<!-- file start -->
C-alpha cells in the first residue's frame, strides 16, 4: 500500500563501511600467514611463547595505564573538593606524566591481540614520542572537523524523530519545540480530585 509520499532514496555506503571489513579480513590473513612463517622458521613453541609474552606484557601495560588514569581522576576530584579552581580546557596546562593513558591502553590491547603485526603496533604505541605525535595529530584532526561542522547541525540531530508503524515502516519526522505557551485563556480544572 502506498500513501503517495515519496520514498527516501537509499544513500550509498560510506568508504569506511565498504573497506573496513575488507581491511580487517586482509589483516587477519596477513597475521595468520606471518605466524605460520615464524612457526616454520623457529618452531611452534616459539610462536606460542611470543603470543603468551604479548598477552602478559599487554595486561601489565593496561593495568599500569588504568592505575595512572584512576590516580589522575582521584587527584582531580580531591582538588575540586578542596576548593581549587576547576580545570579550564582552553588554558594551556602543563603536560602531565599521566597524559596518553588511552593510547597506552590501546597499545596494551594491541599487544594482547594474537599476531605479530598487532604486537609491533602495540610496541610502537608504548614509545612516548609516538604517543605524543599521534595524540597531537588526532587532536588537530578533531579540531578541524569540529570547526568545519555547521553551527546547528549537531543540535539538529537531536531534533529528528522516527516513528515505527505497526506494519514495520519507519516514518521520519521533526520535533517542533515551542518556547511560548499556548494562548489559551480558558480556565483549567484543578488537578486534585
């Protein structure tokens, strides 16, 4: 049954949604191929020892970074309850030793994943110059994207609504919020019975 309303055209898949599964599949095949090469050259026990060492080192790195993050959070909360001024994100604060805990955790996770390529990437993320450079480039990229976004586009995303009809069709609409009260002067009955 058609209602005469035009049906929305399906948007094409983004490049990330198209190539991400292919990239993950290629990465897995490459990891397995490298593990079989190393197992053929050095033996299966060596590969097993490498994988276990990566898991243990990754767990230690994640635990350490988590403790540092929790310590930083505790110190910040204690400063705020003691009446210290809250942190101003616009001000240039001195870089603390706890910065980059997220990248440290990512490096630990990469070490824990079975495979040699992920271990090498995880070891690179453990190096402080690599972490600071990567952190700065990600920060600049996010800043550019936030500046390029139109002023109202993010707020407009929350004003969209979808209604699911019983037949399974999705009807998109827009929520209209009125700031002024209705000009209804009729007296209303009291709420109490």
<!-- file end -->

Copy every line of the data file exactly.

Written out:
C-alpha cells in the first residue's frame, strides 16, 4: 500500500563501511600467514611463547595505564573538593606524566591481540614520542572537523524523530519545540480530585 509520499532514496555506503571489513579480513590473513612463517622458521613453541609474552606484557601495560588514569581522576576530584579552581580546557596546562593513558591502553590491547603485526603496533604505541605525535595529530584532526561542522547541525540531530508503524515502516519526522505557551485563556480544572 502506498500513501503517495515519496520514498527516501537509499544513500550509498560510506568508504569506511565498504573497506573496513575488507581491511580487517586482509589483516587477519596477513597475521595468520606471518605466524605460520615464524612457526616454520623457529618452531611452534616459539610462536606460542611470543603470543603468551604479548598477552602478559599487554595486561601489565593496561593495568599500569588504568592505575595512572584512576590516580589522575582521584587527584582531580580531591582538588575540586578542596576548593581549587576547576580545570579550564582552553588554558594551556602543563603536560602531565599521566597524559596518553588511552593510547597506552590501546597499545596494551594491541599487544594482547594474537599476531605479530598487532604486537609491533602495540610496541610502537608504548614509545612516548609516538604517543605524543599521534595524540597531537588526532587532536588537530578533531579540531578541524569540529570547526568545519555547521553551527546547528549537531543540535539538529537531536531534533529528528522516527516513528515505527505497526506494519514495520519507519516514518521520519521533526520535533517542533515551542518556547511560548499556548494562548489559551480558558480556565483549567484543578488537578486534585
């Protein structure tokens, strides 16, 4: 049954949604191929020892970074309850030793994943110059994207609504919020019975 309303055209898949599964599949095949090469050259026990060492080192790195993050959070909360001024994100604060805990955790996770390529990437993320450079480039990229976004586009995303009809069709609409009260002067009955 058609209602005469035009049906929305399906948007094409983004490049990330198209190539991400292919990239993950290629990465897995490459990891397995490298593990079989190393197992053929050095033996299966060596590969097993490498994988276990990566898991243990990754767990230690994640635990350490988590403790540092929790310590930083505790110190910040204690400063705020003691009446210290809250942190101003616009001000240039001195870089603390706890910065980059997220990248440290990512490096630990990469070490824990079975495979040699992920271990090498995880070891690179453990190096402080690599972490600071990567952190700065990600920060600049996010800043550019936030500046390029139109002023109202993010707020407009929350004003969209979808209604699911019983037949399974999705009807998109827009929520209209009125700031002024209705000009209804009729007296209303009291709420109490």